Okay, so maybe it’s not funny funny. Maybe it’s more of a riddle than a joke. The riddle is this: If a bunch of people threaten to hurt you on the internet and you only figure out how to remove your address from WhitePages.com after the threats begin, but then again you also live in a city with a decently high rate of property crime and across the street from a fairly well-trafficked park, how confident can you be that the people throwing dinner plates at your head are just some random weirdos and not Nazi scumbags who are going to come back after your children are asleep and set your apartment on fire?
No, really, I’d like an answer, please. It would help me sleep better.
Although I am cisgender, I do get a little sprinkling of trans hate in my mentions. I have my pronouns in my Twitter bio and use inclusive language in my comics, so a certain subset of the population who developed too much intolerance and not enough critical thinking assume I’m trans and offer me a soupçon of trans bigotry just to spice up my internet experience. I can only imagine what it’s like for actual trans people online.
Hatred against trans people is just another way that people, especially cis men, weaponize gender. It’s fruit from the same poison tree as garden-variety misogyny, but it grows taller and wilder and thornier because there are fewer people standing around with hedge clippers to tell them to knock it the fuck off.
So let me say this: If misgendering someone on the internet is the only way you can please-clap-for-Tinkerbell the dying bulb of your own masculinity back to life, please seek therapy. The kids you went to third grade with can’t hurt you anymore. It’s okay to let go of whatever bullshit gender rules you’ve been carrying around with you all this time. If you feel like a man, you are one. You don’t need to misgender me to prove that. I believe you! Clap clap clap. Knock it the fuck off; what you’re doing is actively harmful.
Here’s a funny story:
When the video from the Proud Boys’ founder made its way into my Google alerts, I didn’t know who he was at first. I was so distracted by the strangeness of someone making a takedown video about me that I didn’t think to look into who was actually behind it.
I texted a screenshot to a few friends, “Wow. This guy put on a whole suit and sat down in his little toy room and recorded a whole twenty-minute video about how much he hates me. Congrats, my dude, you are the person on the internet most obsessed with hating me!” Laughing face emoji.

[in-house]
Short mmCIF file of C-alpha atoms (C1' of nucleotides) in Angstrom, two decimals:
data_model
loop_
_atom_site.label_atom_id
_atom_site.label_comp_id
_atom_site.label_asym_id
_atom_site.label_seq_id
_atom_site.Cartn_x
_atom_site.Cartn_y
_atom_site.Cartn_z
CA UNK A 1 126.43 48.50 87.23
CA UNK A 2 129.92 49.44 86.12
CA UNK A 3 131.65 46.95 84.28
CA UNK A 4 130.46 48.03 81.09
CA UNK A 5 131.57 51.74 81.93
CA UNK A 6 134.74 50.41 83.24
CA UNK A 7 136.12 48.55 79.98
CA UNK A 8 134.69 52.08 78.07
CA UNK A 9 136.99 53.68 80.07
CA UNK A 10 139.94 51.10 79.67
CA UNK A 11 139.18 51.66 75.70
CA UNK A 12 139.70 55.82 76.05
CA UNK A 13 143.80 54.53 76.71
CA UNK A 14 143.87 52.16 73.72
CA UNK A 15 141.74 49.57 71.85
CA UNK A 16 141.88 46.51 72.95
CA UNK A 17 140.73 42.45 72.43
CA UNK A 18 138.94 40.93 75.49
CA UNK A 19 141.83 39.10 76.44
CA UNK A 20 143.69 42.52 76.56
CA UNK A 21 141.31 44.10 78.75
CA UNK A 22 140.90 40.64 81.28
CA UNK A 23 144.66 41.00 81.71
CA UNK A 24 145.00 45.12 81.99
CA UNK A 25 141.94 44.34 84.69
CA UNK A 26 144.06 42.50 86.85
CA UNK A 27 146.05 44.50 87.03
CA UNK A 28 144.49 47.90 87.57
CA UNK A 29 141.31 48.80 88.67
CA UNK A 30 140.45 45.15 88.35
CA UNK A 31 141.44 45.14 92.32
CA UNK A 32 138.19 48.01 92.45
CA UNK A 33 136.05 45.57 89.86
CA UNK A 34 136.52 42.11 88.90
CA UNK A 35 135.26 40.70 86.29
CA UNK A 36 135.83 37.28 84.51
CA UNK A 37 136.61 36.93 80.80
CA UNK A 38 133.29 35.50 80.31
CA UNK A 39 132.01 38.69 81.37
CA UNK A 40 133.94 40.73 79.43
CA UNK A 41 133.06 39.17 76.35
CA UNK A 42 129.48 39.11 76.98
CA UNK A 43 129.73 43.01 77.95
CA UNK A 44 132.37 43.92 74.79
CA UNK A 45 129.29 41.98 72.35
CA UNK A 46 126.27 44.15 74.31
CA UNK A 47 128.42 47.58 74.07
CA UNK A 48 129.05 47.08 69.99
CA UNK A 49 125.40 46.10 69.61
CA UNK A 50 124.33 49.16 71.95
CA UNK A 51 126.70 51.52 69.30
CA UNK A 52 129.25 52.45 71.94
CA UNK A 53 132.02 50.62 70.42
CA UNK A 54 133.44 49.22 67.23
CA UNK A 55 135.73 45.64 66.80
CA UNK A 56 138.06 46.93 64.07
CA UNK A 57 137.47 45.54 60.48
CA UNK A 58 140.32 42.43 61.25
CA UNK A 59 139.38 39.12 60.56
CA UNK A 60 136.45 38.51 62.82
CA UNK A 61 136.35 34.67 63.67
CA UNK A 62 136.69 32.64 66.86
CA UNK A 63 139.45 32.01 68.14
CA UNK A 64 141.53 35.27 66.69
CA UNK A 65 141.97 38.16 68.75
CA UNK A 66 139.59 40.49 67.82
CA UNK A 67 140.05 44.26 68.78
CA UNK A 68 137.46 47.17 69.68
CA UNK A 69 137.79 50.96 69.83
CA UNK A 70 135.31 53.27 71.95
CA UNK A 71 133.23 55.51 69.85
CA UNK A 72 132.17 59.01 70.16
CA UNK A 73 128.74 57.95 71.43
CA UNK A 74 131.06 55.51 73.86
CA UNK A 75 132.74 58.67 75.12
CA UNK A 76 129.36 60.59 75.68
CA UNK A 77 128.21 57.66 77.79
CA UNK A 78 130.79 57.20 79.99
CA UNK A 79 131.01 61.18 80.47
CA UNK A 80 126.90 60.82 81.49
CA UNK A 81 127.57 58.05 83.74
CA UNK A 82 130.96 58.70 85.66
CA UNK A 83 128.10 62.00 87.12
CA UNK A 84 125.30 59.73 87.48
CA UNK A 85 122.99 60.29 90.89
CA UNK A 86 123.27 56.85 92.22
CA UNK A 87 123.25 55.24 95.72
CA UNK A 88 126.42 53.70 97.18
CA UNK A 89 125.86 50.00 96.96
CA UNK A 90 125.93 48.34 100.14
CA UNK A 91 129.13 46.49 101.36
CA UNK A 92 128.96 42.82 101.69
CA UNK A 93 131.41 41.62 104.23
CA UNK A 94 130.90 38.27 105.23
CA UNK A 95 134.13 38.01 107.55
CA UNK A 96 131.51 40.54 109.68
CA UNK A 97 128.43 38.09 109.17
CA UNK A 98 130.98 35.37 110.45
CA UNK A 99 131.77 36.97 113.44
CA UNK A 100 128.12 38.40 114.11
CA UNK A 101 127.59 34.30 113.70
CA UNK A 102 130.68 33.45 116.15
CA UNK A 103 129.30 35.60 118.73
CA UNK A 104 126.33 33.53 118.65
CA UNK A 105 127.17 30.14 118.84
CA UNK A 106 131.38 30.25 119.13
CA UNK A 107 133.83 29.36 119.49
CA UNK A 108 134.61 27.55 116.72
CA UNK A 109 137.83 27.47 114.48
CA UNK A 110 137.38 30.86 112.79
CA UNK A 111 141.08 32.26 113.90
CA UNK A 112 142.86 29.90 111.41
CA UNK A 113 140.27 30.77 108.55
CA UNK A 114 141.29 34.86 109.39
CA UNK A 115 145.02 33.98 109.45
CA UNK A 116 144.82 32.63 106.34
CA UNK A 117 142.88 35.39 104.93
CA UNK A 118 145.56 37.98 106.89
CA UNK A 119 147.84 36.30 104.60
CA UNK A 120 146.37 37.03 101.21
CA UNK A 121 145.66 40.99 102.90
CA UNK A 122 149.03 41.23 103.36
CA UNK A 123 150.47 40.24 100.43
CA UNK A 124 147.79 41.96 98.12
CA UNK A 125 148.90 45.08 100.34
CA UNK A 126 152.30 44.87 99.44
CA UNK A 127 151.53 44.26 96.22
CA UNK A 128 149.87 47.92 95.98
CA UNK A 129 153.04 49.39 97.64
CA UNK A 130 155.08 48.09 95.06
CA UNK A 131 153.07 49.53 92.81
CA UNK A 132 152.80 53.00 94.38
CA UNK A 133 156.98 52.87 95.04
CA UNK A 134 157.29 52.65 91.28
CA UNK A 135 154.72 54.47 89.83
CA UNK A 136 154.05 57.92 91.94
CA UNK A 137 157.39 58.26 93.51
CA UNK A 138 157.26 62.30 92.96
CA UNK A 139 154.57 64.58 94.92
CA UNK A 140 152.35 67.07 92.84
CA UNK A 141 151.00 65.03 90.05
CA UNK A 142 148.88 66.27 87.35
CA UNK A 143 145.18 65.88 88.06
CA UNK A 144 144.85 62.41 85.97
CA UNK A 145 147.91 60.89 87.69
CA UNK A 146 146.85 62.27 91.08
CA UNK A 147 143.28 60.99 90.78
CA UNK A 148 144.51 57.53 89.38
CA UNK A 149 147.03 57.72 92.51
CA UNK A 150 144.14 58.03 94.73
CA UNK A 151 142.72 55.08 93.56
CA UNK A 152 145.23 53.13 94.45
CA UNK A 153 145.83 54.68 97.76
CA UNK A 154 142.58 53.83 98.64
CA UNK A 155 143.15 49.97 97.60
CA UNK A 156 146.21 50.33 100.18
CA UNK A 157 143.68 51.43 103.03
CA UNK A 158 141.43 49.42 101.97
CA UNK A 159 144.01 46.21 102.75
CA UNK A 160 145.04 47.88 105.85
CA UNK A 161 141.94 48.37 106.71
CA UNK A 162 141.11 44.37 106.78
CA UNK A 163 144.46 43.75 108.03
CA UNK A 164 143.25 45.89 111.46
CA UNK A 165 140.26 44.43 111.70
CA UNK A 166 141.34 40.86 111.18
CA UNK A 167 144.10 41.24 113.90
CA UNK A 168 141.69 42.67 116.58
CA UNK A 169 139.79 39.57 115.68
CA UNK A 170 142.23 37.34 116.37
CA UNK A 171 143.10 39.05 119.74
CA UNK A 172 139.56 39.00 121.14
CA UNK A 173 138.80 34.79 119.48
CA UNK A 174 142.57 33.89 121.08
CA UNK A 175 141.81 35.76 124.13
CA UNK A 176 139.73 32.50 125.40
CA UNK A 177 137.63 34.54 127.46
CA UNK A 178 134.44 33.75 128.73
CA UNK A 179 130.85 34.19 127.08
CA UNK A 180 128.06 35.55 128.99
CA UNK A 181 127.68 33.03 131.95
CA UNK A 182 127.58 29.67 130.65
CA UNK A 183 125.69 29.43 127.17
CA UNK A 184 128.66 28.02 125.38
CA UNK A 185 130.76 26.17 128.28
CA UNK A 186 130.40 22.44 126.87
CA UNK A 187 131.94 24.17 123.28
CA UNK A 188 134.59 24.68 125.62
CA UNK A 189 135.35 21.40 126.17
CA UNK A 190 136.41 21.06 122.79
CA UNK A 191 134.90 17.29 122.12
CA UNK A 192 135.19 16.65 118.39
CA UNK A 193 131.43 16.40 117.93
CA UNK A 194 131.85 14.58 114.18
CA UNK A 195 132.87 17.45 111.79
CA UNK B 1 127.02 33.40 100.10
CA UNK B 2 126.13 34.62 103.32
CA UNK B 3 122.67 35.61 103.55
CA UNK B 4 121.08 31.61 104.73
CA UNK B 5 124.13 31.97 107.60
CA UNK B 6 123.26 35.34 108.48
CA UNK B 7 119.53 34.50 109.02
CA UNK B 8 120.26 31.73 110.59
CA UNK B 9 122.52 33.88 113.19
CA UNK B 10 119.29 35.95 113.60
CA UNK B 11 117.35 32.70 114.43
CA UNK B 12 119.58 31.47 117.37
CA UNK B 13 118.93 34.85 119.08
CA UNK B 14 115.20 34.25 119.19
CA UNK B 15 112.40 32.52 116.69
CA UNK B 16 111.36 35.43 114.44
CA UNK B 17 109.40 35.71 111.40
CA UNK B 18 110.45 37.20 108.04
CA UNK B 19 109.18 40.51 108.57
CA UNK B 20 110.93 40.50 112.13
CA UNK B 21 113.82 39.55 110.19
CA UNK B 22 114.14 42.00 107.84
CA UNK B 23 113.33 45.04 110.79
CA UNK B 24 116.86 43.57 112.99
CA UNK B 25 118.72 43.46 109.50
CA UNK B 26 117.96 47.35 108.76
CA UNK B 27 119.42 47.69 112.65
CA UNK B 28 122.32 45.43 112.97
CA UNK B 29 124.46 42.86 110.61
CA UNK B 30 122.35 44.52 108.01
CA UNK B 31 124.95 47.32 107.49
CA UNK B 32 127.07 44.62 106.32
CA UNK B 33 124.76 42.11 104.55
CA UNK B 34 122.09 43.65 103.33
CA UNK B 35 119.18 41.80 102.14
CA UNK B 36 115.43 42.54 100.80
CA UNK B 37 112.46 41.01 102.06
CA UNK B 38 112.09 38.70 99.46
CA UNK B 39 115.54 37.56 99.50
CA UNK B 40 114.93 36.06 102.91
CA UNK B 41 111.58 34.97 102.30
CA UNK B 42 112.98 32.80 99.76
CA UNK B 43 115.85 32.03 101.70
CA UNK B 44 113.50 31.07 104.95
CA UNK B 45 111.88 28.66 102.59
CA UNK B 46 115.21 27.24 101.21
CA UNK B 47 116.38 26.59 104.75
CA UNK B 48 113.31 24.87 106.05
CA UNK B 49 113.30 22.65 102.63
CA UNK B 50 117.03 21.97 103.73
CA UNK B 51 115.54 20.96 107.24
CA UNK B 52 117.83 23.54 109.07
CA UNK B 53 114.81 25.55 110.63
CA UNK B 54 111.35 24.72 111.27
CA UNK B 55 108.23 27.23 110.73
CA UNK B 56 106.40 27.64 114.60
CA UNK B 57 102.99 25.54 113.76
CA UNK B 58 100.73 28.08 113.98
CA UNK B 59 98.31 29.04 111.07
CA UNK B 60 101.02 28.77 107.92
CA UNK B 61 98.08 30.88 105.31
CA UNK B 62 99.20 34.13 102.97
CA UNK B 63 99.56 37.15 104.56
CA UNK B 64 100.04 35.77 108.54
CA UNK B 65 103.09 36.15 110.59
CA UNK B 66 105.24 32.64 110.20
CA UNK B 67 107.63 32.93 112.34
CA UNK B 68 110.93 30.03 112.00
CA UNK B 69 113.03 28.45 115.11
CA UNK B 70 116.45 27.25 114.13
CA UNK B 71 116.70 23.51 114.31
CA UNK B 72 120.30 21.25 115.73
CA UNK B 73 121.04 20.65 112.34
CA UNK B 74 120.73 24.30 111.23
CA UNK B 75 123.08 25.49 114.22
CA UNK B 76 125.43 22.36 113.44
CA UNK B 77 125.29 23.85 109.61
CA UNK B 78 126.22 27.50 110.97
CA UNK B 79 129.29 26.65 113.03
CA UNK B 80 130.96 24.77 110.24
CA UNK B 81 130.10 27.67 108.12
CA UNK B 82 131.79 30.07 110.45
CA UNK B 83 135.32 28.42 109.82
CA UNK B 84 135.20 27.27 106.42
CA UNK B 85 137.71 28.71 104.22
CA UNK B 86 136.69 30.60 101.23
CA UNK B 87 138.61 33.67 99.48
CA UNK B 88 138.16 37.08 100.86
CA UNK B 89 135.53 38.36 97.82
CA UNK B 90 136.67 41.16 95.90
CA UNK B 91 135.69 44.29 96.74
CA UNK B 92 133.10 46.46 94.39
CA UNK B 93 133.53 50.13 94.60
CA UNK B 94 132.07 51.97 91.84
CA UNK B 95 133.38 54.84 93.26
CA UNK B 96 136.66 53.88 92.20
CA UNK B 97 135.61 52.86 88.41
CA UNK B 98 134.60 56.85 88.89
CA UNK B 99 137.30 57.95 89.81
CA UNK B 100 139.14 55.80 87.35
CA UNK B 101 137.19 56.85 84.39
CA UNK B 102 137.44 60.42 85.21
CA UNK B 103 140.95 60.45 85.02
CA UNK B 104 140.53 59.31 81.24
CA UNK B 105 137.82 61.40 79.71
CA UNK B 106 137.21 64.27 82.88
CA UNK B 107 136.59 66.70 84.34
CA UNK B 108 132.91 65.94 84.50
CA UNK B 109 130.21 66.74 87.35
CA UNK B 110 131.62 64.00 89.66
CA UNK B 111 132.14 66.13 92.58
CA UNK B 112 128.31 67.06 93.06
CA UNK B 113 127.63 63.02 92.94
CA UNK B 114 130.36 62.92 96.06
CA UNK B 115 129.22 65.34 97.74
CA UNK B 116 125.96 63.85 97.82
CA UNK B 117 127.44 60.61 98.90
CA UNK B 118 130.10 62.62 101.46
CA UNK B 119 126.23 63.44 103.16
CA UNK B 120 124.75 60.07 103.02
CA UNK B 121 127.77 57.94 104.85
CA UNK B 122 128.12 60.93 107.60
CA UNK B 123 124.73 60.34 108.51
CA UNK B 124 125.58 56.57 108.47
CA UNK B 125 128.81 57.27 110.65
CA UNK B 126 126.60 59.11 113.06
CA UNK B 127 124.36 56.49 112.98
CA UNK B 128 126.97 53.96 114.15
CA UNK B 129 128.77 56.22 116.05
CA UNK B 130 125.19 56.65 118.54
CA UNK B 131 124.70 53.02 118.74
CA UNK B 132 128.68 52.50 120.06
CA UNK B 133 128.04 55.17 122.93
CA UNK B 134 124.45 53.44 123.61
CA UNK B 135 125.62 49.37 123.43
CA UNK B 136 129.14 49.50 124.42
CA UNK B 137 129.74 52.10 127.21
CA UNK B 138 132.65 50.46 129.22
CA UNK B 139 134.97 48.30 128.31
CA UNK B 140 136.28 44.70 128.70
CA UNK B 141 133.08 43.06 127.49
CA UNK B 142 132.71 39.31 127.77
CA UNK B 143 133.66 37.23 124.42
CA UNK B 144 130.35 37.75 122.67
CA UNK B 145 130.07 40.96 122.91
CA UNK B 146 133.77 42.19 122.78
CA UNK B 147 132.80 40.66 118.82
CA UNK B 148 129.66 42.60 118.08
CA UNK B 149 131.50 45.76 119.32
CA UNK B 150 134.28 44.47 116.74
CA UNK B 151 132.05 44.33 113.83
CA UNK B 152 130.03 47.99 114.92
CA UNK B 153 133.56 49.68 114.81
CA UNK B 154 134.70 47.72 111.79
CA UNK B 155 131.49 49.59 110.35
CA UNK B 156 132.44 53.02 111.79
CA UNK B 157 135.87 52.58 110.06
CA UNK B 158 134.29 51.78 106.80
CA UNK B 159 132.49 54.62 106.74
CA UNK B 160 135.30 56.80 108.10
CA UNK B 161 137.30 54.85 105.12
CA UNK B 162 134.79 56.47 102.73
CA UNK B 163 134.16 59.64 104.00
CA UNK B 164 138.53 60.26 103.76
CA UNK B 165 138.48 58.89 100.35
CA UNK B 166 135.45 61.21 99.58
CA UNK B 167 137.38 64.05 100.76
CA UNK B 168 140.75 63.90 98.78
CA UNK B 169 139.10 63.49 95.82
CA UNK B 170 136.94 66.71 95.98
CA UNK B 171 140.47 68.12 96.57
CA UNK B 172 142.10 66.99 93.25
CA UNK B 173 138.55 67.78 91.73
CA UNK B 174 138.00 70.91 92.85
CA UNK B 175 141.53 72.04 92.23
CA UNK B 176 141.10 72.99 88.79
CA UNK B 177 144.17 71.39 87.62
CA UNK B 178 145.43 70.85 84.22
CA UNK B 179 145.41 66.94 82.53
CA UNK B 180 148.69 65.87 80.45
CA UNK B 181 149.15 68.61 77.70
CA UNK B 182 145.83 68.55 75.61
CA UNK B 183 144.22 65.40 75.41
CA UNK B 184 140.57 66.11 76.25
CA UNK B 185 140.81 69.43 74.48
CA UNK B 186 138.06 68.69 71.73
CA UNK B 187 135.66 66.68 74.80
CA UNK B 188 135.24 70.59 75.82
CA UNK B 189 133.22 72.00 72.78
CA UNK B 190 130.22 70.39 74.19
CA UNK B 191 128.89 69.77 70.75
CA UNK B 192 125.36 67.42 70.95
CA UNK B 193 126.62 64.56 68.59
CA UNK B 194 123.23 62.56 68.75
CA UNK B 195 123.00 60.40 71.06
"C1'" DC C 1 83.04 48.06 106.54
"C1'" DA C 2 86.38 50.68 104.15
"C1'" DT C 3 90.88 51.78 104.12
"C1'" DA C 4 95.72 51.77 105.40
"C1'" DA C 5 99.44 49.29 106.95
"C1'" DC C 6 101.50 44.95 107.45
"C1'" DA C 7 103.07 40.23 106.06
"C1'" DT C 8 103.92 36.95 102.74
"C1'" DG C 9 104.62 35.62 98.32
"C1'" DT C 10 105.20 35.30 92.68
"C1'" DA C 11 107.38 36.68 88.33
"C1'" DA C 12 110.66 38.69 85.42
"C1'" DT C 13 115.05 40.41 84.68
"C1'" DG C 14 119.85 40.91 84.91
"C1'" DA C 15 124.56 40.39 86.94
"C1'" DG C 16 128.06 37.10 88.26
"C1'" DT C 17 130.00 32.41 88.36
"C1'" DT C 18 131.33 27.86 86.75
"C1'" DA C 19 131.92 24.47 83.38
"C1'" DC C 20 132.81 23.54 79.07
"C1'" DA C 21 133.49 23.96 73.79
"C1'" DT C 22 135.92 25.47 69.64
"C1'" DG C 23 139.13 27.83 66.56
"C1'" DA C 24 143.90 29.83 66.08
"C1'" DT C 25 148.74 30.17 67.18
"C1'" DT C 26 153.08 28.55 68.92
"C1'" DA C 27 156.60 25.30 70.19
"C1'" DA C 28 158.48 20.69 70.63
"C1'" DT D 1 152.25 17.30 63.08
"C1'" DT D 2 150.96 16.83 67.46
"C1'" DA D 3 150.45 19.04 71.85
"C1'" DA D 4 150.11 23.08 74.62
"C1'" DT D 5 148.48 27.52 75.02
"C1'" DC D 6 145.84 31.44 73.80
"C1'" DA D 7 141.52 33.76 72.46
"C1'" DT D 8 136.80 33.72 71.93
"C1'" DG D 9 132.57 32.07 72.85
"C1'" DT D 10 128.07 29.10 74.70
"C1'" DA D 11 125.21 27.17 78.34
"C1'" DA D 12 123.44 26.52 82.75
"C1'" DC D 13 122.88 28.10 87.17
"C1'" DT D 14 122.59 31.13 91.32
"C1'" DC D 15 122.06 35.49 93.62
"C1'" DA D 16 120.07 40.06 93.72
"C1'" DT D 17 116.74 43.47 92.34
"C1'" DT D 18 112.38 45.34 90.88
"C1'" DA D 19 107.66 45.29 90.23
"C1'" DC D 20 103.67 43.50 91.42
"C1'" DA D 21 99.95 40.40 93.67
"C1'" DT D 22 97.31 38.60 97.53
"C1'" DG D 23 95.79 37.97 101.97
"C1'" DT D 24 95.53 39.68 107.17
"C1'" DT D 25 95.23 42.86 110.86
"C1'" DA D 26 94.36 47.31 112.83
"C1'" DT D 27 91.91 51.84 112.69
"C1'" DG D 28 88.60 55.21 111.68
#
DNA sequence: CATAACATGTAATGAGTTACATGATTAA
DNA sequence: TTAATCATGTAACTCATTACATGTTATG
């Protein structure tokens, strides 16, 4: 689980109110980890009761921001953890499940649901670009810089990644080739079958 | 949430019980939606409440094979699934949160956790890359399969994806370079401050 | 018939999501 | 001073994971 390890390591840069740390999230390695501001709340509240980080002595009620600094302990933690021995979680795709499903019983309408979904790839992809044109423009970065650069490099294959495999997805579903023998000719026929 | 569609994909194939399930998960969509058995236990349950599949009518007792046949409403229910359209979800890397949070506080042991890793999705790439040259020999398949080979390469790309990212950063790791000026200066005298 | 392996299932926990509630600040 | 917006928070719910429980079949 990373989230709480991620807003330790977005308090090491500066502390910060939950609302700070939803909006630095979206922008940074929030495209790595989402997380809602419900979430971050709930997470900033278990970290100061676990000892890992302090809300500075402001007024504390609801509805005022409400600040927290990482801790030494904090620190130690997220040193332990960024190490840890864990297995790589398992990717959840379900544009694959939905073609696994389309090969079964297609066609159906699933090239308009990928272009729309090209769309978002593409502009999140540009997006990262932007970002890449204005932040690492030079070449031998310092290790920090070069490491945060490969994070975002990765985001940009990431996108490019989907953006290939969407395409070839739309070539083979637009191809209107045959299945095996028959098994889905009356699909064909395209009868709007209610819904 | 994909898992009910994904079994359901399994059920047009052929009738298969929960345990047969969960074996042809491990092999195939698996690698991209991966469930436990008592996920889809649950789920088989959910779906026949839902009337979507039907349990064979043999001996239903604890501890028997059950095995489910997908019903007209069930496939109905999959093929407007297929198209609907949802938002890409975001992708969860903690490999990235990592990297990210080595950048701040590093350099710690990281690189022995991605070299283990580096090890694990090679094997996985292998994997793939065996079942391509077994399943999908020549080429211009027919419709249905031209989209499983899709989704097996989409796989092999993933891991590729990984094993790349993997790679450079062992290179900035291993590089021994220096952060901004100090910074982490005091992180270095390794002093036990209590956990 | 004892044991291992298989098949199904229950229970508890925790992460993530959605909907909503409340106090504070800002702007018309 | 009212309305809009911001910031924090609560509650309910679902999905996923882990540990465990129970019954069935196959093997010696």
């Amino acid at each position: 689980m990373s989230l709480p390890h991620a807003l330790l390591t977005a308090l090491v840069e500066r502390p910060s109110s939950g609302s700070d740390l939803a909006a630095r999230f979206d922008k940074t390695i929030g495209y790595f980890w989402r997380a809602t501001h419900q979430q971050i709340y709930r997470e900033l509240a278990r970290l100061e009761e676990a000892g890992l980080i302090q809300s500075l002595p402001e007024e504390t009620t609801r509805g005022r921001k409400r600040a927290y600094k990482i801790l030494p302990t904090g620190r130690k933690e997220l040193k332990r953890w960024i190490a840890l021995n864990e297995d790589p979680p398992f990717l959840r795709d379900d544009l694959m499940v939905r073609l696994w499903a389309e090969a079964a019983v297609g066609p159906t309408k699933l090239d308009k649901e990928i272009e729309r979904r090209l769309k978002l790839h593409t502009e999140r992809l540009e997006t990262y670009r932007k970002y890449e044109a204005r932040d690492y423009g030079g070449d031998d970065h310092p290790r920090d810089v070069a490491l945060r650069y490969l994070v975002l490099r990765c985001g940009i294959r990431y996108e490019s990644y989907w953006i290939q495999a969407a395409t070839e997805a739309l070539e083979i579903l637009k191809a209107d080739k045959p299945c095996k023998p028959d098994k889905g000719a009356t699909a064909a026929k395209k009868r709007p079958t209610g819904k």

But no one else was laughing.
A friend texted back, “I watched one minute of that video and I got physically sick.”
The guy I was seeing said, “He’s actually a pretty big deal creep and I’m a little worried for your safety.”
Another friend said, “I know this may seem like I’m being over protective, but I want to remind you to be careful with those pieces of shit. The people who usually harass you are nobody and this dude is not that. Those fuckers scare me.”
Someone else: “I think you should tell the police. This is the violent fringe. If they came after me, I wouldn’t sleep at my house for a month.”
I took a closer look at the video. It had 24,000 views already. Some of the commenters were talking about the city I lived in. I was alone in my house, sitting in front of my computer, thinking, Oh no. Maybe this isn’t a funny story. Maybe this is a scary story.
The flavor of hate I get the most basically boils down to “I don’t like women and you are a woman so I don’t like you.”
Oh, is someone calling me a cunt on Twitter? Must be Tuesday. I get called a cunt a lot. It’s fine. I get told to stay in the kitchen a lot. It’s fine. I get told I’m going to die alone a lot. It’s fine. It’s fine. It’s fine.
Men on the internet also spend a lot of time debating whether or not I’m good-looking. Despite the volume of discourse, the crowd remains divided! Am I whore who will have sex with basically anyone? Or am I an unfuckable hag who real men wouldn’t touch with a ten-foot tiki torch?
The common foundation in the thinking here is that women’s sexual existence is always controlled by men. Either they want you, or they don’t. What women want really doesn’t matter. And if you can negate a woman’s wants and desires, you can negate her sentience, her personhood.
Once you do that, a woman becomes not a person, but a thing: an animal to be trained or punished, a trophy that can be displayed or discarded, a blow-up doll to absorb your desires without having any of her own. A punching bag. A used condom. A malfunctioning printer. I mean, who among us hasn’t pounded the top of our printer in a moment of frustration because, goddamn it, I can see that there’s no paper jam and the fucking thing just won’t do its fucking job!
Sometimes my boyfriend will say, “I know you’re used to this, but it isn’t even remotely ok that anyone is subjected to this kind of treatment.”